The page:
Eric probably is the best example of this point. This resent season the audience was given a glimpse to Eric in his earlier vampire days and even as a human. Suddenly, so much of the ruthless actions we have become accustomed to expect from him are ... understandable. And then what? What do we do? Love him for it? Fantasize about him THAT much more because he isn't just hot but a troubled rogue you want to save? What does that say about you!? About us? Fuck, I love this show.

Please someone buy this for me.
Speaking of Eric, I must also make something clear. I totally want to sleep with the man but I am and always will be unless something really stupud happens a Team Bill member. In fact, if you are Team Eric please stop reading, go away and don't come back.

Now that we got rid of unwanted company, I don't think I need to delve into the details of how us Team Billers support the relationship between Sookie and Bill. And though it maybe a little because we want big E for ourselves, the fact remains that lust between Eric and Sookie is natural but just that: lust. Bill and her have their own bucket of worms but the tensions in their relationship relate more to affection. And they have great sex so no complaints.

No, but really. Even Warewolf man is a better option than Eric. Warewolf Boy and Sookie are a team and are attracted to each other... something that was totally building up towards the end of Season Three and hopefully they will continue this storyline. I would like to see if they would explore the triade many of us find ourselves confused by in our love life: extreme lust which can be mistaken for love (Eric); extreme affection which can be mistaken for life-time partner (Bill); and compatibility which can be mistaken as either lust or, more likely, love (Warewolf Boy). It is a story line I would not mind they explore.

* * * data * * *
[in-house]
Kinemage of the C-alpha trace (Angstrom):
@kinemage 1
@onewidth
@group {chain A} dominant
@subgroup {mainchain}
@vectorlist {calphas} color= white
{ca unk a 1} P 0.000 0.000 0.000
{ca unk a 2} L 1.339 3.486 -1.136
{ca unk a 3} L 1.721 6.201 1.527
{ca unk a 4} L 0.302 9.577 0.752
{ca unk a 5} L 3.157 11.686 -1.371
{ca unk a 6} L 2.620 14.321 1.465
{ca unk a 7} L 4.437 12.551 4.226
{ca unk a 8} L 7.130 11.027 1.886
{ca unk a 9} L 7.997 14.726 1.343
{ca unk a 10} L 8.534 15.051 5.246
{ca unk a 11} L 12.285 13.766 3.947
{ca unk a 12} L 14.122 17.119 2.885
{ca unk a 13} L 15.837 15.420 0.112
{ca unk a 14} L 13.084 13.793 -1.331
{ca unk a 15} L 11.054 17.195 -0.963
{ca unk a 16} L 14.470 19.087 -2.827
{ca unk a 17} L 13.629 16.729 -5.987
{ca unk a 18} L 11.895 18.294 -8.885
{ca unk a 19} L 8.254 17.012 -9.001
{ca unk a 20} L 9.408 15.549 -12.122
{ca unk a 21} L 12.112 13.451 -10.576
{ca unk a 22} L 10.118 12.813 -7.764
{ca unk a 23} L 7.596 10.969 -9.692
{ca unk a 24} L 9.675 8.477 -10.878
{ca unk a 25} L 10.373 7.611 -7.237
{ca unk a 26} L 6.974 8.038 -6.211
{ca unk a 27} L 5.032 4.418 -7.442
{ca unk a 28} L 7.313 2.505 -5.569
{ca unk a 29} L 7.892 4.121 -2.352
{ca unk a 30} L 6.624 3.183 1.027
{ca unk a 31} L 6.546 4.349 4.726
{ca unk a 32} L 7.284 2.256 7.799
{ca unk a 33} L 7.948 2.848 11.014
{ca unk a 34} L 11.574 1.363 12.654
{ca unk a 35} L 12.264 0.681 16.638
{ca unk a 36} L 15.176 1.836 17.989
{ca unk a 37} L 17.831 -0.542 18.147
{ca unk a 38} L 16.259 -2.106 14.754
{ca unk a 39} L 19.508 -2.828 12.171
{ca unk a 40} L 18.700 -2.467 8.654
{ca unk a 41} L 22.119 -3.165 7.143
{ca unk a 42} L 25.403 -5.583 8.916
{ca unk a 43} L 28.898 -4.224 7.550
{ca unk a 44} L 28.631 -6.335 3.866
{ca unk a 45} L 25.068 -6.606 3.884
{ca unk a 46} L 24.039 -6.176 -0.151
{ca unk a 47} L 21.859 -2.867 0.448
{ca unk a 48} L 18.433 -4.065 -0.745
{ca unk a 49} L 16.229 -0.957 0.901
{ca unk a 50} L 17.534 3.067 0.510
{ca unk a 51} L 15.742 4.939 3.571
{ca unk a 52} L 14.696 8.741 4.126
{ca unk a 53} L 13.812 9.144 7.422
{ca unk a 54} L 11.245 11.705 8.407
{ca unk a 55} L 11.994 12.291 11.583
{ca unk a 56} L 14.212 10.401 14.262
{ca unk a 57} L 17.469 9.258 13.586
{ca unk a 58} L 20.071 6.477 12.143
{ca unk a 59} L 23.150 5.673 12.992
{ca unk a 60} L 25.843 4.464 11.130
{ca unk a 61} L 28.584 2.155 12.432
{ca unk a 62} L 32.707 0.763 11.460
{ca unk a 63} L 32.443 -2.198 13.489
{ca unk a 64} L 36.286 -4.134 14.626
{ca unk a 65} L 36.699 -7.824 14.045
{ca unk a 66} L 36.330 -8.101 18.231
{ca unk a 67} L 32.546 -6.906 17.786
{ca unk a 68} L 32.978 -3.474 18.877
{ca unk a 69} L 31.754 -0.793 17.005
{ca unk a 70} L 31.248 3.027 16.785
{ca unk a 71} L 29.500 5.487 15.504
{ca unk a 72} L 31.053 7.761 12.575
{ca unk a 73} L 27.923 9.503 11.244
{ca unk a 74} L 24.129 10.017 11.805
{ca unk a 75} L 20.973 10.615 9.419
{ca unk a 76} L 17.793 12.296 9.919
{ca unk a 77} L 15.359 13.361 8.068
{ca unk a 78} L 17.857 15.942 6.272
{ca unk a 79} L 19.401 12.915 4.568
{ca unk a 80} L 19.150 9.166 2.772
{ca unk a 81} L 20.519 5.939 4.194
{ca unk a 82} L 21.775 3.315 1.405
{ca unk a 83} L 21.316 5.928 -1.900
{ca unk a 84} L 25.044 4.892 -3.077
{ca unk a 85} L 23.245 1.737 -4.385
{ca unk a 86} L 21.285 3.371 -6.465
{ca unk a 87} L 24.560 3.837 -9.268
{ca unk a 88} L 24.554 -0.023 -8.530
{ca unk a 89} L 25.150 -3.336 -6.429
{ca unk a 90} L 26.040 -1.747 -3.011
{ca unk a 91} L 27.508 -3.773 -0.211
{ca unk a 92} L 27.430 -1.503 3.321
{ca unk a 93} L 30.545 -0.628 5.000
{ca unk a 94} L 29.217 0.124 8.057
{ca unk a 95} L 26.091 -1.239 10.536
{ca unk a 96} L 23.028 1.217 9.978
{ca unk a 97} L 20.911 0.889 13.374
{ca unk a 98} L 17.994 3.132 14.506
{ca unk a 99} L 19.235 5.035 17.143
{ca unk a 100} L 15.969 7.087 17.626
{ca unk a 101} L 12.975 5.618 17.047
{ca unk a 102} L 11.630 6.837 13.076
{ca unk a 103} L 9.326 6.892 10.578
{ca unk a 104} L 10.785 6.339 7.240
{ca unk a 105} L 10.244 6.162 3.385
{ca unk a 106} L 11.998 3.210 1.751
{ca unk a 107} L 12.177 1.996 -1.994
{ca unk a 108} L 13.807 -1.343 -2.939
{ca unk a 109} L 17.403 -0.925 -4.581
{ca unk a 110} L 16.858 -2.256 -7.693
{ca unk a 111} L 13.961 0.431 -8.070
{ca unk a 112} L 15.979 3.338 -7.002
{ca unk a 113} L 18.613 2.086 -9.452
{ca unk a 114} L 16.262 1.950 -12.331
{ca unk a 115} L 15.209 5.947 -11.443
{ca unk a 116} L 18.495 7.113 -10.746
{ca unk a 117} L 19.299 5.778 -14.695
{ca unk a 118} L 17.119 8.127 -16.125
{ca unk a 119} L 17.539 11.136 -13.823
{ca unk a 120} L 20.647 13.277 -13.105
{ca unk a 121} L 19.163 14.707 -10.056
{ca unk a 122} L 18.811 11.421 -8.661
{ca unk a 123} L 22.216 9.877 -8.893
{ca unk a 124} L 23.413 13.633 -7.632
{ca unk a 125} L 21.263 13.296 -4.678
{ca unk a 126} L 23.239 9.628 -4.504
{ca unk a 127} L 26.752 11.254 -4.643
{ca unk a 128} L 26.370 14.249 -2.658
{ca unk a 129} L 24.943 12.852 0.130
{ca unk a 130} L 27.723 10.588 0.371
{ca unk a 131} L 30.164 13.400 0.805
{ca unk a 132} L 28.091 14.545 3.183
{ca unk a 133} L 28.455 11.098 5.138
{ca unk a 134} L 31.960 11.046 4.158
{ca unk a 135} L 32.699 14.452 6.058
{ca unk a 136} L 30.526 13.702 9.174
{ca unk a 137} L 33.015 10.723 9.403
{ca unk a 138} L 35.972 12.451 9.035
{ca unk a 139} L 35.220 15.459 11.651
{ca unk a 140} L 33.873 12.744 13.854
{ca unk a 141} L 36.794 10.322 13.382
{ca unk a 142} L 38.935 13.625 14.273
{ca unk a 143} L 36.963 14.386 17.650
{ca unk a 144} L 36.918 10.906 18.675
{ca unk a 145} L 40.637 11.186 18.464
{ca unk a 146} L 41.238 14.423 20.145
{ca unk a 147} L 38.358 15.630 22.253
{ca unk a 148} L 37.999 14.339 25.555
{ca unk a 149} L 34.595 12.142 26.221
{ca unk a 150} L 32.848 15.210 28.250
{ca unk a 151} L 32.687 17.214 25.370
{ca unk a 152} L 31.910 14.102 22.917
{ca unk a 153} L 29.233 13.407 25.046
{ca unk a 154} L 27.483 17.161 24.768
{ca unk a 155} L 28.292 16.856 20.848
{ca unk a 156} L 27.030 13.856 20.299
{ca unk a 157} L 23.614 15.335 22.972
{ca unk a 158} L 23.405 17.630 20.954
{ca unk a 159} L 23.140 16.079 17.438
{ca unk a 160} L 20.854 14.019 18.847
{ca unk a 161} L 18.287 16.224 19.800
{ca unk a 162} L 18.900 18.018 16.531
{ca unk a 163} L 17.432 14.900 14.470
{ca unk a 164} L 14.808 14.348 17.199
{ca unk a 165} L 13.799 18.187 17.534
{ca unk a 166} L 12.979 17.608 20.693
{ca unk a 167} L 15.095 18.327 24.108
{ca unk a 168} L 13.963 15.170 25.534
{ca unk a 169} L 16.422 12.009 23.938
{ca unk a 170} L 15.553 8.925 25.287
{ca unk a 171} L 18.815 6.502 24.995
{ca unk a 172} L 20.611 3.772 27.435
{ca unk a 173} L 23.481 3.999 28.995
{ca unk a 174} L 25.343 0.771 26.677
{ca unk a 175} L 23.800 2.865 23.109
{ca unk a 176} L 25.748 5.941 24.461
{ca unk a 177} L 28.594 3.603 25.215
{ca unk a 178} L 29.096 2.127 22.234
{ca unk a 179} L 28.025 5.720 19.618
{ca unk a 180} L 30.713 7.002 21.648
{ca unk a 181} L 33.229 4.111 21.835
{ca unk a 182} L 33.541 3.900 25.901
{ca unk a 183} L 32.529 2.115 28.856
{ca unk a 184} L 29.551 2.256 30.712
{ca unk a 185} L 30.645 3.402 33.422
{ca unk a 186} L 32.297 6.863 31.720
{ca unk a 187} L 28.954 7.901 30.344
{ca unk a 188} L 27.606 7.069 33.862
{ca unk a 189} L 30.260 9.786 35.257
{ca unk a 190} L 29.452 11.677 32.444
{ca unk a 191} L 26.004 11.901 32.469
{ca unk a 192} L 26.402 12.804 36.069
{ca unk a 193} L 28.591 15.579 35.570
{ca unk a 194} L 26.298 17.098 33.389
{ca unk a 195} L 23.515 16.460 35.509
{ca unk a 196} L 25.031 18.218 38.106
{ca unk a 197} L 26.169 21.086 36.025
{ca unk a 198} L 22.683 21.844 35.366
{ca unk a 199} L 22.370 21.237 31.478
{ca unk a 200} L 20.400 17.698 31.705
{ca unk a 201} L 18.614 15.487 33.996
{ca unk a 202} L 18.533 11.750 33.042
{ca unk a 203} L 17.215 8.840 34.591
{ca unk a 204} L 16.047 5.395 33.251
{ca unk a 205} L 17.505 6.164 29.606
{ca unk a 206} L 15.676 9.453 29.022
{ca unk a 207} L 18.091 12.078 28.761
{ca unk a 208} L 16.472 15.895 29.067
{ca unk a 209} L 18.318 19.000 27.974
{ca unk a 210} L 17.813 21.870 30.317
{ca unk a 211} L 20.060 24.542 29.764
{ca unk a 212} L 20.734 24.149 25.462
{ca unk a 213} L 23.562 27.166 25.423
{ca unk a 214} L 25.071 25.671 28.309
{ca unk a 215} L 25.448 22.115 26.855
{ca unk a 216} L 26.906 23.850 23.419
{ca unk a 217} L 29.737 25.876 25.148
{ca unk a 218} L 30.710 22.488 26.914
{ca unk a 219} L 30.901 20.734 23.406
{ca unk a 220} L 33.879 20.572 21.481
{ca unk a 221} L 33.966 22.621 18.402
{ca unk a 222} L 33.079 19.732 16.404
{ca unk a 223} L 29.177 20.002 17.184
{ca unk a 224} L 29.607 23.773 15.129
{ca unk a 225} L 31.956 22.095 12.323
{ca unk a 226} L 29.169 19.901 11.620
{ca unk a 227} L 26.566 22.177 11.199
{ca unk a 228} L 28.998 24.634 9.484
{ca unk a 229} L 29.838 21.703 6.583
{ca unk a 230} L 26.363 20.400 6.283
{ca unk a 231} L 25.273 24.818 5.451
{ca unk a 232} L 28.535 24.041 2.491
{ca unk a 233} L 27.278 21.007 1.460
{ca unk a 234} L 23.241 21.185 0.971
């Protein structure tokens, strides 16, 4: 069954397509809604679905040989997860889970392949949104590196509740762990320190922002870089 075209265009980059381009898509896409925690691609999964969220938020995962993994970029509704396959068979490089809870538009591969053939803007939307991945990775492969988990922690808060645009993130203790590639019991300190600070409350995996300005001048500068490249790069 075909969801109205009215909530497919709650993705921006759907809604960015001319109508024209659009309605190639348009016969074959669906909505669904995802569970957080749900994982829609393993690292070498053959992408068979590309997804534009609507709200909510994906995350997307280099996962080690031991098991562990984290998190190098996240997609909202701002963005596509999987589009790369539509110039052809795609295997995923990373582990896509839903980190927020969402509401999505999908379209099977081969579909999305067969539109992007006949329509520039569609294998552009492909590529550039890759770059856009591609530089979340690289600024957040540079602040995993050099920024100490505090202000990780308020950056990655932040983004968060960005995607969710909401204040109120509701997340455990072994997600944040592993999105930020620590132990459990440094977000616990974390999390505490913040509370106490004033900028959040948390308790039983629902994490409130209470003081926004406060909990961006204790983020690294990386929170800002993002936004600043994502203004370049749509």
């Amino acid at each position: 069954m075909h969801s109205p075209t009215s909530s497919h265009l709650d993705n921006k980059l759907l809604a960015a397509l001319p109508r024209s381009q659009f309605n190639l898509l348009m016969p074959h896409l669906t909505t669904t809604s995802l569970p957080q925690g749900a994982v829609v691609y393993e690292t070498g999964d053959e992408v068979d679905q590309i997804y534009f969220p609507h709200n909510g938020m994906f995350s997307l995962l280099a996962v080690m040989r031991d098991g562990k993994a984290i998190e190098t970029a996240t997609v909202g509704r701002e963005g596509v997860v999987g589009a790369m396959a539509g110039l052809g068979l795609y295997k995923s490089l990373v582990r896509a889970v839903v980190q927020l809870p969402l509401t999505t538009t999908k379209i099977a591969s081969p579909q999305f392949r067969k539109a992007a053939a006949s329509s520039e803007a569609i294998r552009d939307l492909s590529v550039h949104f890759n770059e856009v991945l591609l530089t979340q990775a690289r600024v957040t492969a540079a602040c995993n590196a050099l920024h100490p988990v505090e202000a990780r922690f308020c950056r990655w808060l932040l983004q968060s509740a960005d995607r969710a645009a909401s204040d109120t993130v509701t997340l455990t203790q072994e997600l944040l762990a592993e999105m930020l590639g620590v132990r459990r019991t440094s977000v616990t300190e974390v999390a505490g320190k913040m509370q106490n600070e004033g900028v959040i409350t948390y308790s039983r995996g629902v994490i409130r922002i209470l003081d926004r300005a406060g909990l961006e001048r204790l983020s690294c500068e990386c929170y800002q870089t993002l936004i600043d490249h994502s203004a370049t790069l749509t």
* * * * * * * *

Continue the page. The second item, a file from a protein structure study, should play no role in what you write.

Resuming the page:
That said, I am still Team Bill. Fear not!
So watch the show. Again. And this time, you better like it.

I can't lie though. The whole Eric and Bill thing is crazy awesome. I just wish Bill was allowed to speak in his cute British accent (because let us be honest, Canadian may be the "best" accent but Brits by far have the sexiest) instead of some Southern brawl but maybe there will be a revamped edition when the show actually ends.

 Lafayette. Six Feet whatever - that black dude is one tall mother fucker. And I am very jealous at his make-up application skills. Lafayette continuously explores ideas of genderization and language. The English language, unlike other Latin languages, does not genderdize items (la  /le in French for example) but it does associate social stigmas with objects. The hoop earrings and head scarf on a man who is good in the kitchen, talks with his hands and can kick your ass any second and done so in a way where you don't make the association initially - that is the genius with this character (and speaks to how well he is played). Lafayette wears these items as a part of his person not as a public statement. The character really integrates it well.

To the left is Nelsan Ellis as himself
 and to the right him as Lafayette.
Oscar performance!
And it is wonderful to see him grow as a character. Up until this season, we were never privileged to see the affectionate side of L and it brought out some of his vulnerabilities behind the spatula and fake lashes. Yet, it didn't spill things on a table like the writers are in some hurry to get the ratings to tell a story.
Which comes to the conclusion of this: story telling. True Blood doesn't just tell a story, it shows us slowly, dramatically, rhythmically to the point where you hear the sound of your blood pounding when you discover Bill's dark secret along with Sookie at the end of this last season. True Blood brings the age old art of bonfire storytelling to the modern world. HBO, I love you for it!

PS: HBO, please be as awesome and amazing with Song of Ice and Fire because I will have a hernia if you don't get that right. Like I might come over and protest. Loudly. Violently. Etc. with love xoxo vgg


  1. I was team Bill as well until season three. Now I honestly think Eric's where it's at.
    Alcide... meh.
    And Sookie WILL fall for Eric, there's too much potential and foreshadowing there. I don't believe it's just lust at all, quite the reverse actually.
    I still enjoy Bill though, just not for Sookie and not with the same love I had for him before reevaluating the whole thing.

  2. Though I think Sookie will take a look at the dark side (Eric) and I know in the books they follow that story line, HBO would be silly to kill the awesome charisma between Bill and Sookie. Also, at a certain point they need to let go of this and move on to other things. So far, it has been going well and I can see it lasting another season but at a certain point Sookie needs to stick to her guns.